making transfers to the poor, the government ensures that the poor are allocated more of what is produced than would
otherwise be the case; and the rich get correspondingly less.

5 The government also affects how goods are and how it is produced produced, for example through the regulations it
imposes. Managers of factories and mines must obey safety requirements even where these are costly to implement, firms
are prevented from freely polluting the atmosphere and rivers, offices and factories are banned in attractive residential
parts of the city.

6 The scale of government activities in the modern economy is highly controversial. In the UK the government takes
nearly 40 per cent of national income in taxes. Some governments take a larger share, others a smaller share. Different
shares will certainly affect the questions what, how, and for whom, but some people believe that a large government
sector makes the economy inefficient, reducing the number of goods that can be produced and eventually allocated to
7 It is commonly asserted that high tax rates The question of taxes reduce the incentive to work. If half of all we earn
   goes to the government, we might prefer to work fewer hours a week and spend more time in the garden or watching
television. That is one possibility, but there is another one: if workers have in mind a target after-tax income, for example
to have at least sufficient to afford a foreign holiday every year, they will have to work more hours to meet this target
when taxes are higher. Whether on balance high taxes make people work more or less remains an open question. Welfare
payments and unemployment benefit are more likely to reduce incentives to work since they actually contribute to target
income. If large-scale government activity leads to important disincentive effects, government activity will affect not
only what, how, and for whom goods are produced, but also how much is produced by the economy as a whole.
8 This discussion of the role of the government is central to the process by which society allocates its scarce resources. It
also raises a question. Is it inevitable that the government plays an important The question at the heart of economics role
in the process by which society decides how to allocate resources between competing demands? This question lies at the
heart of economics, and we return to it shortly when we examine the role of markets in economic life.

9 First, however, we must refine our notion of scarce resources. To do so, we introduce a useful tool of economic
analysis, the production possibility frontier.

  G. Check your understanding

  1. Find the terms in the text which describe the following:
  - money paid to people without asking for a service in return
  - money paid to people when they stop working
  - money paid to people who have no work
  - money owed by the government of a country
  - the money received by governments from taxation
  - money a worker keeps after paying taxes
  2. Now look at these statements. Using the information in the text, say if they are correct or incorrect.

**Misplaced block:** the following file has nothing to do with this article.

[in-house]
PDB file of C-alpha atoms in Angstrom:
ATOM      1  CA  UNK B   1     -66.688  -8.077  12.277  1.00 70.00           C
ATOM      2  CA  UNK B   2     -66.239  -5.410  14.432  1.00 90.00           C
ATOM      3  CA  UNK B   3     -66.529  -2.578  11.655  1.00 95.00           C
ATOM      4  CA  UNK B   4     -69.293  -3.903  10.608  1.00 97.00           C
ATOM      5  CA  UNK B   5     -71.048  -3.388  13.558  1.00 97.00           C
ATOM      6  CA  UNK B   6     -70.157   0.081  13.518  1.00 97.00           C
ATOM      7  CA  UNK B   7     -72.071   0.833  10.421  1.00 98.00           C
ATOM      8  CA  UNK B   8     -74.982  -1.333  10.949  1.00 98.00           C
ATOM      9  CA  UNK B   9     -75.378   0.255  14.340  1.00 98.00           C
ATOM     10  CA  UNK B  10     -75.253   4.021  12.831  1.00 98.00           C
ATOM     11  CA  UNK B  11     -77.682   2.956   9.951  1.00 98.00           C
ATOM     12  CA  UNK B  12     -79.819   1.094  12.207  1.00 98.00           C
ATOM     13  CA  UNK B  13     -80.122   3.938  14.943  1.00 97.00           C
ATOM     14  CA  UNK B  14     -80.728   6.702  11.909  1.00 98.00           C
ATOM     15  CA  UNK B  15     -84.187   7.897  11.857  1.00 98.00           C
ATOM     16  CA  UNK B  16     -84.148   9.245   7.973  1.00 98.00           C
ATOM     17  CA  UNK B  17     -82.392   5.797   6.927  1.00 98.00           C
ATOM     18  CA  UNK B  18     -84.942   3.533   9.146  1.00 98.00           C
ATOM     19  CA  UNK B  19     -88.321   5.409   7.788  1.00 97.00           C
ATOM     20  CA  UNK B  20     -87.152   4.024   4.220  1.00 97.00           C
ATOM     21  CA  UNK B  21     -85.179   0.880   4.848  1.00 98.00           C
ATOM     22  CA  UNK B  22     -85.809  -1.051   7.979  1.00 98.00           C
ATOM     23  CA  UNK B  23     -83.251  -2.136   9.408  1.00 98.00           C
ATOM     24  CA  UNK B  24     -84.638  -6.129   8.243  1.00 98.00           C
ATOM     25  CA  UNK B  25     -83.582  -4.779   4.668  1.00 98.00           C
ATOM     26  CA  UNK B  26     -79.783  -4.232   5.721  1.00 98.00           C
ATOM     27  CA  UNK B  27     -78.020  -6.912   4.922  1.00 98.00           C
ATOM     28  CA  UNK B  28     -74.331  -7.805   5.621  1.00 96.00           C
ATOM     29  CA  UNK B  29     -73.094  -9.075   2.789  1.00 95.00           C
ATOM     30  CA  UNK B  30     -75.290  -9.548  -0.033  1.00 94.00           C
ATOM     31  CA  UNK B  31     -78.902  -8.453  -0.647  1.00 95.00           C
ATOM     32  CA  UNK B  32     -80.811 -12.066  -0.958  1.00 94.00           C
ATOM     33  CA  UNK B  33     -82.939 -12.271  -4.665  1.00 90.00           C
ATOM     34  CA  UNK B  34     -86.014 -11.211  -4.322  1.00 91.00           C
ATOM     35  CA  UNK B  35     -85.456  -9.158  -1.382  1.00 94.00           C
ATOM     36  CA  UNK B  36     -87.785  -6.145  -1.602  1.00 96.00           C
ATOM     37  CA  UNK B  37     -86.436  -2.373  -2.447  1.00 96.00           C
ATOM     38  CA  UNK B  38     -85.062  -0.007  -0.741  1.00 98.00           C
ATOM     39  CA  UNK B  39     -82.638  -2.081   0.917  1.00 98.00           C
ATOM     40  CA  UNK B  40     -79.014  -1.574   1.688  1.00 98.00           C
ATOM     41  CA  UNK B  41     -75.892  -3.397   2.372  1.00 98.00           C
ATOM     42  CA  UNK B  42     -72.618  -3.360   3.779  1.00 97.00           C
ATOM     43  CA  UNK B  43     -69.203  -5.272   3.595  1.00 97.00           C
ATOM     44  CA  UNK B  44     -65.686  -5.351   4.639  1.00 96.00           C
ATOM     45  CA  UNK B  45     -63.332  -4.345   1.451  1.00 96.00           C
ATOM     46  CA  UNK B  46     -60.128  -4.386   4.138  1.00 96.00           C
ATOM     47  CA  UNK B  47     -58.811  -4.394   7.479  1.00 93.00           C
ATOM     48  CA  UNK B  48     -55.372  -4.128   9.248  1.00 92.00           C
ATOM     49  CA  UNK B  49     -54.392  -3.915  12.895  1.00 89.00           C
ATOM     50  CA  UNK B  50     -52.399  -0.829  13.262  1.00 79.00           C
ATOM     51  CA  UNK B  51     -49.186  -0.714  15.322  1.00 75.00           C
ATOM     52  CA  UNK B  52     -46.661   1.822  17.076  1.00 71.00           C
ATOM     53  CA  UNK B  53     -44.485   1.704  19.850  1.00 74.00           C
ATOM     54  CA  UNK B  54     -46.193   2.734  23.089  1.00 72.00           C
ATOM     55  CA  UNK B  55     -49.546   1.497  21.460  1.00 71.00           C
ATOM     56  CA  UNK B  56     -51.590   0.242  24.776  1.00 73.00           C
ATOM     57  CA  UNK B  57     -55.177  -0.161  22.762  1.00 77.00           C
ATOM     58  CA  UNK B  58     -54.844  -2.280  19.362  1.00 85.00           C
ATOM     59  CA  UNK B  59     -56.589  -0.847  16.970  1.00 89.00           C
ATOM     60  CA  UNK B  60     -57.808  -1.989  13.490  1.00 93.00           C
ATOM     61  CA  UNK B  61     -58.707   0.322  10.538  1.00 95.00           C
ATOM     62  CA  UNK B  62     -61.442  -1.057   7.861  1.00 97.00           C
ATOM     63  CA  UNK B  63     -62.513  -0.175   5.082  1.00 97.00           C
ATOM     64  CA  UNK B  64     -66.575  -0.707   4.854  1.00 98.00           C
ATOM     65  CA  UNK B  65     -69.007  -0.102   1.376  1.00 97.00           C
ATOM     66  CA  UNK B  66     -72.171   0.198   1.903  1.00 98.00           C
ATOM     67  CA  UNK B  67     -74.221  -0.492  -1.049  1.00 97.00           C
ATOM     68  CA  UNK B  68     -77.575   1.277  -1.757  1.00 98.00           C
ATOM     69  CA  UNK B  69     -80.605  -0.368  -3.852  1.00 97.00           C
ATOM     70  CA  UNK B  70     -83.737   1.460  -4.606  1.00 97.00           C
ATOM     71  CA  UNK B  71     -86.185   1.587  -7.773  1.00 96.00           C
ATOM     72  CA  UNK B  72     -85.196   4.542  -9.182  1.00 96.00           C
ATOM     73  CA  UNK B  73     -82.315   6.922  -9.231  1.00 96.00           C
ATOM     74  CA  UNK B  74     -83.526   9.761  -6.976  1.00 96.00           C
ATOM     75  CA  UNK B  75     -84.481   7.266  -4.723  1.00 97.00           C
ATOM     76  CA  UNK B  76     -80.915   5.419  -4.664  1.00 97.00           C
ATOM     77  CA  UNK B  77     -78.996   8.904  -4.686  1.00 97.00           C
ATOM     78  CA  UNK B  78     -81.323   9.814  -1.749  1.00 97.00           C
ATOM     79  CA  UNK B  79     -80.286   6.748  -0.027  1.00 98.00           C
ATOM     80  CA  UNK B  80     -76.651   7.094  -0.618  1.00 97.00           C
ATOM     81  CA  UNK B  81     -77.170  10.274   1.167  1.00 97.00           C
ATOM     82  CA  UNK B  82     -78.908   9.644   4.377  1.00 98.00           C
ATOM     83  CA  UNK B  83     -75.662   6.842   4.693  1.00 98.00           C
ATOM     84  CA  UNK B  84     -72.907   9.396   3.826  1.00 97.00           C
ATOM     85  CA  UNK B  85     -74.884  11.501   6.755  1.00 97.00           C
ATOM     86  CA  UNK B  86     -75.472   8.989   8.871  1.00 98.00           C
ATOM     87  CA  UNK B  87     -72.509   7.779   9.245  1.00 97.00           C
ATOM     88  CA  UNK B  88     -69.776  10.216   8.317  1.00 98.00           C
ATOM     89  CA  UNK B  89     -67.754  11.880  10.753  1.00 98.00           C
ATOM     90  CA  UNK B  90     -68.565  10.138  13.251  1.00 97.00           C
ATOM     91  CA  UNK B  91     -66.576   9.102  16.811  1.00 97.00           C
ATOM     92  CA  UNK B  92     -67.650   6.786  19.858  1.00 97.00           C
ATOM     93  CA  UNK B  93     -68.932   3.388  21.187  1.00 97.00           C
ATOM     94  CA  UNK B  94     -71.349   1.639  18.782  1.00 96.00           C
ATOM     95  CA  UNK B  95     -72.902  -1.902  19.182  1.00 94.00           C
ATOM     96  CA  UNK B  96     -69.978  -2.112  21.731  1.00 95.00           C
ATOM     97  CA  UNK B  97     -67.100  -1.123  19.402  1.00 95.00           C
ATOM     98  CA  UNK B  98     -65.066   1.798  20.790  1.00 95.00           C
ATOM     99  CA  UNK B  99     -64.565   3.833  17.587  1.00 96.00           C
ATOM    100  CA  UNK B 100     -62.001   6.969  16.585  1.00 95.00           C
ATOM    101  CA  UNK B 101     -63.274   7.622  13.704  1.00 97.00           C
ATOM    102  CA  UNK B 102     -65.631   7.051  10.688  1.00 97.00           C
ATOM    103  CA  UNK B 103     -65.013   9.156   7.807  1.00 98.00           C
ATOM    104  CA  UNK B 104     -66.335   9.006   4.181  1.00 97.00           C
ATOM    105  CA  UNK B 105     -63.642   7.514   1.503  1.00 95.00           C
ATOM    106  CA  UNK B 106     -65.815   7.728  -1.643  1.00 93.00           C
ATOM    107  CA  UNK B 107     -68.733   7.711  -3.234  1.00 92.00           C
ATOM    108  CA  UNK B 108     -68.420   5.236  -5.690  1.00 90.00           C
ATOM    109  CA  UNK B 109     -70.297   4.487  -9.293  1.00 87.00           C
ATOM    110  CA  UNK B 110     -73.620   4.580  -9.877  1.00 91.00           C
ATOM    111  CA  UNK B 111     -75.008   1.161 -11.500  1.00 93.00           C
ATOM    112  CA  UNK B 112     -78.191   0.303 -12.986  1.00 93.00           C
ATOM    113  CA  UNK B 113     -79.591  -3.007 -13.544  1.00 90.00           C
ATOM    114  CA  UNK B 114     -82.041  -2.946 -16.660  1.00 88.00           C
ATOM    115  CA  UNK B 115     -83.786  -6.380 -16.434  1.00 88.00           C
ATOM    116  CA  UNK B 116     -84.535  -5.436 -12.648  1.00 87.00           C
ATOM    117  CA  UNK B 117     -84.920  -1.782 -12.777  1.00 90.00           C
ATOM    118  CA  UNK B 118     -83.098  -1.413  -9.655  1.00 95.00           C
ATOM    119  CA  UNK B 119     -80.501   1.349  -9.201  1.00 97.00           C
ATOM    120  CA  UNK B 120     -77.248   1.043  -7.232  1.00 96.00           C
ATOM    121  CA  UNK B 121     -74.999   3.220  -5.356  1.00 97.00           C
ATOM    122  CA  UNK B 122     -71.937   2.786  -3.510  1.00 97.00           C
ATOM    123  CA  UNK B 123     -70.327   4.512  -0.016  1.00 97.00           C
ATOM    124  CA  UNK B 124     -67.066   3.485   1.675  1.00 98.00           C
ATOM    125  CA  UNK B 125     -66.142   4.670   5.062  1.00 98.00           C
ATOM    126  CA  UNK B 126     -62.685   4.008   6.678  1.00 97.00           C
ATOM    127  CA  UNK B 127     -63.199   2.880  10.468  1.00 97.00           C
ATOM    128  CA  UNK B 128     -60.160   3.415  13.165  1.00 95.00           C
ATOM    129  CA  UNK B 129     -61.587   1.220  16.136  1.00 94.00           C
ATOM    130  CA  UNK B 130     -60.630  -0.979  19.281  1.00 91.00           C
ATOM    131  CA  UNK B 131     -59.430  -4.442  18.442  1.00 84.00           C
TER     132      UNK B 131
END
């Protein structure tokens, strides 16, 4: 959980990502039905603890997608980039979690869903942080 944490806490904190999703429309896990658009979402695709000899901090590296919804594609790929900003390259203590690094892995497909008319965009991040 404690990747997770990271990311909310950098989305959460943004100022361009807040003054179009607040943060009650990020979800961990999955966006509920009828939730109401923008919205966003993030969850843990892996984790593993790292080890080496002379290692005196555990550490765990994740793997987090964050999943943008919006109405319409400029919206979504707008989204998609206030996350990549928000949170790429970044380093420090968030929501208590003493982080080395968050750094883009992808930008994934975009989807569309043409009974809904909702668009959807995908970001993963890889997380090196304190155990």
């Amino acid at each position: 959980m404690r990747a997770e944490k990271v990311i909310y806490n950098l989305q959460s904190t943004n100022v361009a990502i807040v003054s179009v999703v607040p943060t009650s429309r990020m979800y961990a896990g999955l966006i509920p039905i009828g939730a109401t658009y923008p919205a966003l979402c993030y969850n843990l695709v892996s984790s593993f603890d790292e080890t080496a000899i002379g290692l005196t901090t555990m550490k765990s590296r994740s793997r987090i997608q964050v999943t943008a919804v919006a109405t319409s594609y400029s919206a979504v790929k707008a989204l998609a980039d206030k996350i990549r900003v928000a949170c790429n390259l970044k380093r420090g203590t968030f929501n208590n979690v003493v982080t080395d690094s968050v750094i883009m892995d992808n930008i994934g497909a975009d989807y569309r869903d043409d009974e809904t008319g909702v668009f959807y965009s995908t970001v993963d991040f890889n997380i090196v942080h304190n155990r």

- Governments do not make free transfer payments.
  - Food stamps are an example of a transfer payment.
  - Most government income comes from borrowing.
  - Japan raises more taxes than Italy.
  - Japan spends very little on defence.
  - The poor get more of what is produced through taxation and transfer payments.
  - Governments do not affect how good are produced.
  - Nobody questions the scale of government economic activity.
  - Many people believe that high taxes result in people not wanting to work so hard.
  - The production possibility frontier is a tool to examine the role of government in the economy.
  3. Now look at paragraph 7 again. Summarize in your own words the arguments for and against high taxes.
  Then express your own opinion on whether taxes should be high or low.

  H. Understanding discourse
1. Listen to this conversation between some students and their tutor. The students
should have read the same text that you have just read. The tutor is checking whether
they have understood or not. Listen to their tutorial and say whether the students have
answered correctly or incorrectly.
2. Did you notice in that conversation how the tutor asked his questions? If you do
not understand something, you can ask for an explanation in a number of ways. Look
at this table:

(Excuse me)         I     can you                        I       explain................
(I'm sorry, but)    I     could you                      I tell me a bit more
                      I                                    I
                     I                                      I
                    I I don't really understand...        I
                   I could you (possibly/ please) repeat I             that last bit.......
                  I                                         I      what you just
                  I                                         I      said.......
                  I                                         I
                  I                                         I

  Imagine you do not understand the following terms. Ask each other for an explanation:
• tax revenue • unempioyment benefit • retirement pension
• a 'big-government' country • after-tax income